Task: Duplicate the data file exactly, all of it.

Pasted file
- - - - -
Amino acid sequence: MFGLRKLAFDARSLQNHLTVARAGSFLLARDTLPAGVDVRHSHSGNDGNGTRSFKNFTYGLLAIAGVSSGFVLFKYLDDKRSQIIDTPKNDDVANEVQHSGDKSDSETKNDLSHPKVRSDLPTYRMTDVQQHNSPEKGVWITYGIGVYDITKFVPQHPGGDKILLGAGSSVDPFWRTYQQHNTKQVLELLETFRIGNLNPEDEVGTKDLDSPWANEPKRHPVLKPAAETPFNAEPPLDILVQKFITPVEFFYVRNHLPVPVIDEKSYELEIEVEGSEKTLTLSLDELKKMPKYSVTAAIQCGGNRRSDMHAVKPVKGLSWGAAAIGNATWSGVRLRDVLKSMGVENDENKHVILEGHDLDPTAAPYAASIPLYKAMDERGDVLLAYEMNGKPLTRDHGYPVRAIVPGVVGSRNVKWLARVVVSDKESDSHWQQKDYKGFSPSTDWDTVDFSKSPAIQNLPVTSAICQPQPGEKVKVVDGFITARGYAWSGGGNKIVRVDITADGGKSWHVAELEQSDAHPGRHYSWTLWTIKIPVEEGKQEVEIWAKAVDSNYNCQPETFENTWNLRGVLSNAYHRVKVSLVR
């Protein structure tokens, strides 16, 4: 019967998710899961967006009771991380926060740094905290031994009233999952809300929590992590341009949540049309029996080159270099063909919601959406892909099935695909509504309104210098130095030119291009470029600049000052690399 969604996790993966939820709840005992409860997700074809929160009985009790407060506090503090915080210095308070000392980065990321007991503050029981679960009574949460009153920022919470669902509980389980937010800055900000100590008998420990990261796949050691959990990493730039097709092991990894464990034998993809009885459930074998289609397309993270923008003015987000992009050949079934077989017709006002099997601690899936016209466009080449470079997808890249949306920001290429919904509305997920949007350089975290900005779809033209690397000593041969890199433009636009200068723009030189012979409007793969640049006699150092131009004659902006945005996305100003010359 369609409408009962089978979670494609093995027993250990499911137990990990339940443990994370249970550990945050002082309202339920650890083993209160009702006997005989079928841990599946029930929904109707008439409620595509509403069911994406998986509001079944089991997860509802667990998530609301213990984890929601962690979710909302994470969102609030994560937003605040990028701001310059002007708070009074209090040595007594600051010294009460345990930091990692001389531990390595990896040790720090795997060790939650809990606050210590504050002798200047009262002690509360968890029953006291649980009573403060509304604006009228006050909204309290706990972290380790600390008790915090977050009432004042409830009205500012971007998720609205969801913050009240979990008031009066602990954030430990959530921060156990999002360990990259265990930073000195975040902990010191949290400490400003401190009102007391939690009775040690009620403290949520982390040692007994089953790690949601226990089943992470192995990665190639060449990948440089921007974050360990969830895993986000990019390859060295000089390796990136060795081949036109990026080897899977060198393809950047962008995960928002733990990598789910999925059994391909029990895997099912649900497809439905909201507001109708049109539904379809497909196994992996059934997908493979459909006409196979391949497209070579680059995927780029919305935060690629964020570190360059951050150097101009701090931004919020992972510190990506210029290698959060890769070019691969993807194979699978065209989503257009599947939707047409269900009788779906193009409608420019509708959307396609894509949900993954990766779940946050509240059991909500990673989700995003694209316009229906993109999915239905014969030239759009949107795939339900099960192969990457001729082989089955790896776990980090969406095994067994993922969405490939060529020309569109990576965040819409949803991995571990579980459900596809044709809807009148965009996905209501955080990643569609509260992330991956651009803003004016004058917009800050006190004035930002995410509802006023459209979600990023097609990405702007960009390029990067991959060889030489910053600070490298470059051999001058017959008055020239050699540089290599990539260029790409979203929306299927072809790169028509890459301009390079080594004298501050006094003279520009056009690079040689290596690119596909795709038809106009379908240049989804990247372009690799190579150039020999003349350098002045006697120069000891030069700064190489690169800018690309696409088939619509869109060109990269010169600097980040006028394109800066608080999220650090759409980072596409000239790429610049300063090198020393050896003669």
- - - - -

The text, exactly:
Amino acid sequence: MFGLRKLAFDARSLQNHLTVARAGSFLLARDTLPAGVDVRHSHSGNDGNGTRSFKNFTYGLLAIAGVSSGFVLFKYLDDKRSQIIDTPKNDDVANEVQHSGDKSDSETKNDLSHPKVRSDLPTYRMTDVQQHNSPEKGVWITYGIGVYDITKFVPQHPGGDKILLGAGSSVDPFWRTYQQHNTKQVLELLETFRIGNLNPEDEVGTKDLDSPWANEPKRHPVLKPAAETPFNAEPPLDILVQKFITPVEFFYVRNHLPVPVIDEKSYELEIEVEGSEKTLTLSLDELKKMPKYSVTAAIQCGGNRRSDMHAVKPVKGLSWGAAAIGNATWSGVRLRDVLKSMGVENDENKHVILEGHDLDPTAAPYAASIPLYKAMDERGDVLLAYEMNGKPLTRDHGYPVRAIVPGVVGSRNVKWLARVVVSDKESDSHWQQKDYKGFSPSTDWDTVDFSKSPAIQNLPVTSAICQPQPGEKVKVVDGFITARGYAWSGGGNKIVRVDITADGGKSWHVAELEQSDAHPGRHYSWTLWTIKIPVEEGKQEVEIWAKAVDSNYNCQPETFENTWNLRGVLSNAYHRVKVSLVR
């Protein structure tokens, strides 16, 4: 019967998710899961967006009771991380926060740094905290031994009233999952809300929590992590341009949540049309029996080159270099063909919601959406892909099935695909509504309104210098130095030119291009470029600049000052690399 969604996790993966939820709840005992409860997700074809929160009985009790407060506090503090915080210095308070000392980065990321007991503050029981679960009574949460009153920022919470669902509980389980937010800055900000100590008998420990990261796949050691959990990493730039097709092991990894464990034998993809009885459930074998289609397309993270923008003015987000992009050949079934077989017709006002099997601690899936016209466009080449470079997808890249949306920001290429919904509305997920949007350089975290900005779809033209690397000593041969890199433009636009200068723009030189012979409007793969640049006699150092131009004659902006945005996305100003010359 369609409408009962089978979670494609093995027993250990499911137990990990339940443990994370249970550990945050002082309202339920650890083993209160009702006997005989079928841990599946029930929904109707008439409620595509509403069911994406998986509001079944089991997860509802667990998530609301213990984890929601962690979710909302994470969102609030994560937003605040990028701001310059002007708070009074209090040595007594600051010294009460345990930091990692001389531990390595990896040790720090795997060790939650809990606050210590504050002798200047009262002690509360968890029953006291649980009573403060509304604006009228006050909204309290706990972290380790600390008790915090977050009432004042409830009205500012971007998720609205969801913050009240979990008031009066602990954030430990959530921060156990999002360990990259265990930073000195975040902990010191949290400490400003401190009102007391939690009775040690009620403290949520982390040692007994089953790690949601226990089943992470192995990665190639060449990948440089921007974050360990969830895993986000990019390859060295000089390796990136060795081949036109990026080897899977060198393809950047962008995960928002733990990598789910999925059994391909029990895997099912649900497809439905909201507001109708049109539904379809497909196994992996059934997908493979459909006409196979391949497209070579680059995927780029919305935060690629964020570190360059951050150097101009701090931004919020992972510190990506210029290698959060890769070019691969993807194979699978065209989503257009599947939707047409269900009788779906193009409608420019509708959307396609894509949900993954990766779940946050509240059991909500990673989700995003694209316009229906993109999915239905014969030239759009949107795939339900099960192969990457001729082989089955790896776990980090969406095994067994993922969405490939060529020309569109990576965040819409949803991995571990579980459900596809044709809807009148965009996905209501955080990643569609509260992330991956651009803003004016004058917009800050006190004035930002995410509802006023459209979600990023097609990405702007960009390029990067991959060889030489910053600070490298470059051999001058017959008055020239050699540089290599990539260029790409979203929306299927072809790169028509890459301009390079080594004298501050006094003279520009056009690079040689290596690119596909795709038809106009379908240049989804990247372009690799190579150039020999003349350098002045006697120069000891030069700064190489690169800018690309696409088939619509869109060109990269010169600097980040006028394109800066608080999220650090759409980072596409000239790429610049300063090198020393050896003669």